Stable Economy: A Treatise on the Management of Horses, in Relation to Stabling, Grooming, Feeding, Watering, and Working

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D. Appleton, 1851 - 378 pages
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Page 118 - Those who have both, seldom have a horse that requires clipping, but when clipped, he must not want either. A long coat takes up a deal of moisture, and is difficult -to dry ; but whether wet or dry, it affords some defence to the skin, which is laid bare to every breath of air when deprived of its natural covering. Every one must know from himself whether wet clothing and a wet skin, or no clothing and a wet skin, is the most disagreeable and dangerous. It is true that clipping saves the groom a...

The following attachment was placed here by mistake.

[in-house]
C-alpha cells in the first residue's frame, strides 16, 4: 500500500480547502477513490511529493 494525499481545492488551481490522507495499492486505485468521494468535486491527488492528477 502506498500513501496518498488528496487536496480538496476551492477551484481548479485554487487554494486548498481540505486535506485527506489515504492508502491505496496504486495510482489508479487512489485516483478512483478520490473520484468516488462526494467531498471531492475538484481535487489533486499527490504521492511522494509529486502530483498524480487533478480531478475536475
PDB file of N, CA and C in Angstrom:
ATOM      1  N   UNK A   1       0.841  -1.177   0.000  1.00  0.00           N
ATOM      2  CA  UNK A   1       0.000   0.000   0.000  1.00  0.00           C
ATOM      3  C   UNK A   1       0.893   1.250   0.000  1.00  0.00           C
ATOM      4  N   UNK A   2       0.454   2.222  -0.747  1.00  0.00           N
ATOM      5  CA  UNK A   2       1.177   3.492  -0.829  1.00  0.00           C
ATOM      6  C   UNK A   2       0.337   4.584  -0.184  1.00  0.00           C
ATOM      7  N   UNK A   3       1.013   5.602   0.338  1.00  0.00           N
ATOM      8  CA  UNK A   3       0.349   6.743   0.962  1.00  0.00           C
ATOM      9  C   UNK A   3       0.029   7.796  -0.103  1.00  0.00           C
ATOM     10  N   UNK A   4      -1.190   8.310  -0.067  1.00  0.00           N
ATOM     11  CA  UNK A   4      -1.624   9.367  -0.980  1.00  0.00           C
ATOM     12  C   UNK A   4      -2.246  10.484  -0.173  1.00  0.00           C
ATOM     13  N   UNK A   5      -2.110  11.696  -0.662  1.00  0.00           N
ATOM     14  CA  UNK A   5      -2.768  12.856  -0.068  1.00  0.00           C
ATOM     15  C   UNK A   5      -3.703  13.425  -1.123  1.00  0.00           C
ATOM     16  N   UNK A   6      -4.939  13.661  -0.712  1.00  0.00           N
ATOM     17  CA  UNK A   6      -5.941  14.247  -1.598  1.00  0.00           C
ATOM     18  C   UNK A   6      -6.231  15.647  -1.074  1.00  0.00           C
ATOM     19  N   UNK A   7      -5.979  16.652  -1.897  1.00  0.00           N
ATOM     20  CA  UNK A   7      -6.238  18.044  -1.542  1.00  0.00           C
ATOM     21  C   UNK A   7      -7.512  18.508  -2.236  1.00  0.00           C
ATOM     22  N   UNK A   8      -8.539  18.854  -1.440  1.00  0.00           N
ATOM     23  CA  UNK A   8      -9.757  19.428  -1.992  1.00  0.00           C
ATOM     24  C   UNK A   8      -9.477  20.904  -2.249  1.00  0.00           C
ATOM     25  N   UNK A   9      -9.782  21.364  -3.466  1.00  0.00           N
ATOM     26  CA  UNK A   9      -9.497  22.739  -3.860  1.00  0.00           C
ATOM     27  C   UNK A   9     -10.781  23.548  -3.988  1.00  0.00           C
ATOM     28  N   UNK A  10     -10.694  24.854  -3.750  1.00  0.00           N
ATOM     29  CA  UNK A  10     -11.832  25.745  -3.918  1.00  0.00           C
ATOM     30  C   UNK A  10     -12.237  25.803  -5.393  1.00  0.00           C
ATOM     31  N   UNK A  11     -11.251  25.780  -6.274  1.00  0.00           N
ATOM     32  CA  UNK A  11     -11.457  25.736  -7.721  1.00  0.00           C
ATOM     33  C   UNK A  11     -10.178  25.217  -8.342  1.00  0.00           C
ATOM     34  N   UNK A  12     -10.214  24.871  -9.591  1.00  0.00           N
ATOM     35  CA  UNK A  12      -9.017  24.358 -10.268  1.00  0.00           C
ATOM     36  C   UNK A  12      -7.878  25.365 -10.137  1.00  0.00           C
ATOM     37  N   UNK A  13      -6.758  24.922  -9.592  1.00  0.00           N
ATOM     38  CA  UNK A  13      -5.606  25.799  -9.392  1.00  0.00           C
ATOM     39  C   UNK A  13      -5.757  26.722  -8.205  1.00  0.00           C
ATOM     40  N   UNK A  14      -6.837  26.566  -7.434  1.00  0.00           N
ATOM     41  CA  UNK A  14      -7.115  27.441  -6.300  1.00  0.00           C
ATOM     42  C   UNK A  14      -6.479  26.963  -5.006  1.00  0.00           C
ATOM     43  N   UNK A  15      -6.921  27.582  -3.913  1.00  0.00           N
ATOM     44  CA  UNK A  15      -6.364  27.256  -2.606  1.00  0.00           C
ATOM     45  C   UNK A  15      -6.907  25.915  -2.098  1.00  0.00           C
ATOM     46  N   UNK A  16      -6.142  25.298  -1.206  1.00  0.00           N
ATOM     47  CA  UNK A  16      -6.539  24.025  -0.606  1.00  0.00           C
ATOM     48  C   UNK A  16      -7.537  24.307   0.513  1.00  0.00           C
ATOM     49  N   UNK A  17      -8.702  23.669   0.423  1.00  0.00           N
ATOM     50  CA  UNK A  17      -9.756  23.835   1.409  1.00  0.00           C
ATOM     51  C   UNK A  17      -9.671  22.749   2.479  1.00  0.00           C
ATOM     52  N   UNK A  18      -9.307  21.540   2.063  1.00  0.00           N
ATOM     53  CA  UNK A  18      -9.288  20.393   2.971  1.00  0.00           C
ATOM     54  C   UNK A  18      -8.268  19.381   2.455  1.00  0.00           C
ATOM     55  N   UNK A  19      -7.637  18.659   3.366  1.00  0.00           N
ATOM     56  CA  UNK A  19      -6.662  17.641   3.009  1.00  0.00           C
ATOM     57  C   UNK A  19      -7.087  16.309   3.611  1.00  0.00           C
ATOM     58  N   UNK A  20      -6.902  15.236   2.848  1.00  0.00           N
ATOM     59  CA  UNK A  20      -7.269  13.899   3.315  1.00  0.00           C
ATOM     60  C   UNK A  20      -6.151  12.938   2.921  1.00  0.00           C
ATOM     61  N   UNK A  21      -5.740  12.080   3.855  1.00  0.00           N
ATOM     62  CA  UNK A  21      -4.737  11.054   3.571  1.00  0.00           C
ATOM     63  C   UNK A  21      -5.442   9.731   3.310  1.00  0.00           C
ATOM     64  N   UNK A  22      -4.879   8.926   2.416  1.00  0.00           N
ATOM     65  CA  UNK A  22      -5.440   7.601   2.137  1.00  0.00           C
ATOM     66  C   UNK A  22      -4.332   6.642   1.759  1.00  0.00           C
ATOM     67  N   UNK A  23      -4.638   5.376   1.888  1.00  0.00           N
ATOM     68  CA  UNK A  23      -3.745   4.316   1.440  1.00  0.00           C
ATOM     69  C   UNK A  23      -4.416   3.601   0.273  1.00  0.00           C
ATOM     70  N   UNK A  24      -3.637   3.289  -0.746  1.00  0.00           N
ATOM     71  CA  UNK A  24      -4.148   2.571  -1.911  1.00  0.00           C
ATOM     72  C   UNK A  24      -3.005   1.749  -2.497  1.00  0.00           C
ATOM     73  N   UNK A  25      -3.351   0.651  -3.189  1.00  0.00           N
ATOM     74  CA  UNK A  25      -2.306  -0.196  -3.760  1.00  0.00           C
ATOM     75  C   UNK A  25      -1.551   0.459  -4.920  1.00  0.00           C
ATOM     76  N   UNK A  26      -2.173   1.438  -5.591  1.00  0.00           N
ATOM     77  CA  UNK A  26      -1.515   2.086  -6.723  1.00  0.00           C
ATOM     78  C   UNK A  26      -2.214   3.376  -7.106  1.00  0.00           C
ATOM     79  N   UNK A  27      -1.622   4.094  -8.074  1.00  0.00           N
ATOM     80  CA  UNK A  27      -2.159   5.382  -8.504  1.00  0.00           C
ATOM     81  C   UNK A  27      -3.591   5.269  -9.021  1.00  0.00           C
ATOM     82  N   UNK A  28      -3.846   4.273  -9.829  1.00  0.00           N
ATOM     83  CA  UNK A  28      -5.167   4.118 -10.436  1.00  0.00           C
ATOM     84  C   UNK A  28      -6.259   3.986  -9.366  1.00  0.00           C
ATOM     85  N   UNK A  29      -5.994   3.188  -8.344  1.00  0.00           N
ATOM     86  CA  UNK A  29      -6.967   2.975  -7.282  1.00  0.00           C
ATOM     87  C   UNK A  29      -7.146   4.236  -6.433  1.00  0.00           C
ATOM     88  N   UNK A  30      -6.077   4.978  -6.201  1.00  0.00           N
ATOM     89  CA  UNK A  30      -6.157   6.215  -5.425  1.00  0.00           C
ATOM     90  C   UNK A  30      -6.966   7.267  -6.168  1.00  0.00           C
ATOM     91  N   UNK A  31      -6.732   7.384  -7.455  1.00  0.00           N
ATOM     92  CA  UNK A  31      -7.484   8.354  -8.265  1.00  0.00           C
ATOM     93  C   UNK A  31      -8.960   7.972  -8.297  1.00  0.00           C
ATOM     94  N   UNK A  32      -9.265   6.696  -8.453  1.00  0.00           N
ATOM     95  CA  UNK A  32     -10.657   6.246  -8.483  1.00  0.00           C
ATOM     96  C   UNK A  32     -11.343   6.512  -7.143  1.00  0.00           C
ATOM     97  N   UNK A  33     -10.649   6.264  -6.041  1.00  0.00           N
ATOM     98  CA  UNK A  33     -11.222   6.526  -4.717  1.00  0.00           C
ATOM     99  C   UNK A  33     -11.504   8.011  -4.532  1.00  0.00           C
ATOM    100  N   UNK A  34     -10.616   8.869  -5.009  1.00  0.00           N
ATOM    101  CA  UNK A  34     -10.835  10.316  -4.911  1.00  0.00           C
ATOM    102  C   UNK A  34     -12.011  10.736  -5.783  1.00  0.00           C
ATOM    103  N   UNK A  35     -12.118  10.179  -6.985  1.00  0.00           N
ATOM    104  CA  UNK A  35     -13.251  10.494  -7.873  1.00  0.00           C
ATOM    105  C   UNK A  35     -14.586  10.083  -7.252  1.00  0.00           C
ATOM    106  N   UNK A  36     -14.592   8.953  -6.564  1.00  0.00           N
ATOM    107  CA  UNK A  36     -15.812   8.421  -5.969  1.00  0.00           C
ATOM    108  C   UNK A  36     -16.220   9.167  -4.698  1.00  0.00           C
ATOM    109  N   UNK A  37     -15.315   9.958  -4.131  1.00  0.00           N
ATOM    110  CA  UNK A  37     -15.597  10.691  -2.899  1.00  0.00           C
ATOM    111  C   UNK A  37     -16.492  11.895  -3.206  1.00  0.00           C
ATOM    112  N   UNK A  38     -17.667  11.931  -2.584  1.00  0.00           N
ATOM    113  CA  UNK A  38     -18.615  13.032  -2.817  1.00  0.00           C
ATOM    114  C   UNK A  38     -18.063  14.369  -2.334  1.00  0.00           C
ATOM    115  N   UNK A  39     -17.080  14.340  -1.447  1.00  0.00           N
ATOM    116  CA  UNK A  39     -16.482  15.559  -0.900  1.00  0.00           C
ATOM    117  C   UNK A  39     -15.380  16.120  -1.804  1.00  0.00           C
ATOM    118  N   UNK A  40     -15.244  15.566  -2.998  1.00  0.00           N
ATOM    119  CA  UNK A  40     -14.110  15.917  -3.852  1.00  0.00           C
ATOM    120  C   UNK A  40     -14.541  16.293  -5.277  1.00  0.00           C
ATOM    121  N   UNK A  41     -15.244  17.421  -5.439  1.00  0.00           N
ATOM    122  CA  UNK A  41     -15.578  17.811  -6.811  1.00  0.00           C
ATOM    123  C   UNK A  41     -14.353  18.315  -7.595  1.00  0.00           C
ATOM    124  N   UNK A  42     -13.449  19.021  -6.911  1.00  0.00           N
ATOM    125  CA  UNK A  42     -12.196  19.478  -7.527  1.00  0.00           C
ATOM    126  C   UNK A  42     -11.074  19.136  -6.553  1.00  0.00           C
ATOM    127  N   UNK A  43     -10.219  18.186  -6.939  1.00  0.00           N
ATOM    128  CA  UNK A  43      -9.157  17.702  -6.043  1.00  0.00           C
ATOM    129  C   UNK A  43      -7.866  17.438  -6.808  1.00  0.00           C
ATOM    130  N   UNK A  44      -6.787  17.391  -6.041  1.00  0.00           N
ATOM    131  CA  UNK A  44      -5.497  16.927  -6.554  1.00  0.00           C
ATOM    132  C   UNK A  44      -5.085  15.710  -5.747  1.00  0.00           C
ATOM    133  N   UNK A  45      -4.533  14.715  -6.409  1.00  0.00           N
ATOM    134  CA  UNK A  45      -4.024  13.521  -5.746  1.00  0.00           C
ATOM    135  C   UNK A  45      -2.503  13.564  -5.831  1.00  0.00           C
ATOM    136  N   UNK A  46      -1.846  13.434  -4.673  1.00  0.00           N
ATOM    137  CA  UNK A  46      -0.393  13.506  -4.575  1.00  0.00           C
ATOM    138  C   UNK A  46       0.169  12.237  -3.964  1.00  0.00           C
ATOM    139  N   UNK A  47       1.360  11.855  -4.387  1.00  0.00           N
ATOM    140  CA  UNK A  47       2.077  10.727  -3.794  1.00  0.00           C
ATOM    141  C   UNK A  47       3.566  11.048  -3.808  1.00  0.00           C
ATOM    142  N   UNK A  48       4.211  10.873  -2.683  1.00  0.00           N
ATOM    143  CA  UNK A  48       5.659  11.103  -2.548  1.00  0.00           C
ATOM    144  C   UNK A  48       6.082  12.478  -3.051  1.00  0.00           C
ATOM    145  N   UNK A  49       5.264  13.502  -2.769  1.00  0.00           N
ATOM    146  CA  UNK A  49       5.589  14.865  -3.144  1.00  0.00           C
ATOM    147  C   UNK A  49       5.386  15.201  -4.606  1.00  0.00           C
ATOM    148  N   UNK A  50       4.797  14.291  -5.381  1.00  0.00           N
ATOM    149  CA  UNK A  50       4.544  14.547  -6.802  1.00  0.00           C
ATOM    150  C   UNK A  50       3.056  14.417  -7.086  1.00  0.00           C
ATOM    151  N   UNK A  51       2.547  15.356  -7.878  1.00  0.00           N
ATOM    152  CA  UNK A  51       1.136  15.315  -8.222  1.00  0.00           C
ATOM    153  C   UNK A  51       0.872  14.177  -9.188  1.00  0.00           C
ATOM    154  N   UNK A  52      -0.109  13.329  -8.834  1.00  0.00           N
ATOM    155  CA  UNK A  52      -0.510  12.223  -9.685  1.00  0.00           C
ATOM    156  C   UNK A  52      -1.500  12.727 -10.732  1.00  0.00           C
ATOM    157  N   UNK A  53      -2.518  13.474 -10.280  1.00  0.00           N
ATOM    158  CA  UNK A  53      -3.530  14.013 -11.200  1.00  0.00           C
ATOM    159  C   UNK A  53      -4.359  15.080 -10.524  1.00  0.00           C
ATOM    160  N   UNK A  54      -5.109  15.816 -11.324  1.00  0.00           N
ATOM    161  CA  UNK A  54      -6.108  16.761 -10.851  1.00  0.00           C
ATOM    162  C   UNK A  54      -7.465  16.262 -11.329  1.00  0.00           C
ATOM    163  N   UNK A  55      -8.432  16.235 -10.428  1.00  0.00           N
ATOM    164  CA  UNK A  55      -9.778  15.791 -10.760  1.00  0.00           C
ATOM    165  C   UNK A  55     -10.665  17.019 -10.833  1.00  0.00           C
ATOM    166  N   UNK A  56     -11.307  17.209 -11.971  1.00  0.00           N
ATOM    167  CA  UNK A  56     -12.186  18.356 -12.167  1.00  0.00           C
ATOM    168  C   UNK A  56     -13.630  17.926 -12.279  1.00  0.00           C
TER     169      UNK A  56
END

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Page 52 - Coleman relates a case, which proves to demonstration the rapid and fatal agency of this cause. " In the expedition to Quiberon, the horses had not been long on board the transports, before it became necessary to shut down the hatchways (we believe for a few hours only) ; the consequence of this was, that some of them were suffocated, and that all the rest were disembarked either glandered or farcied*.
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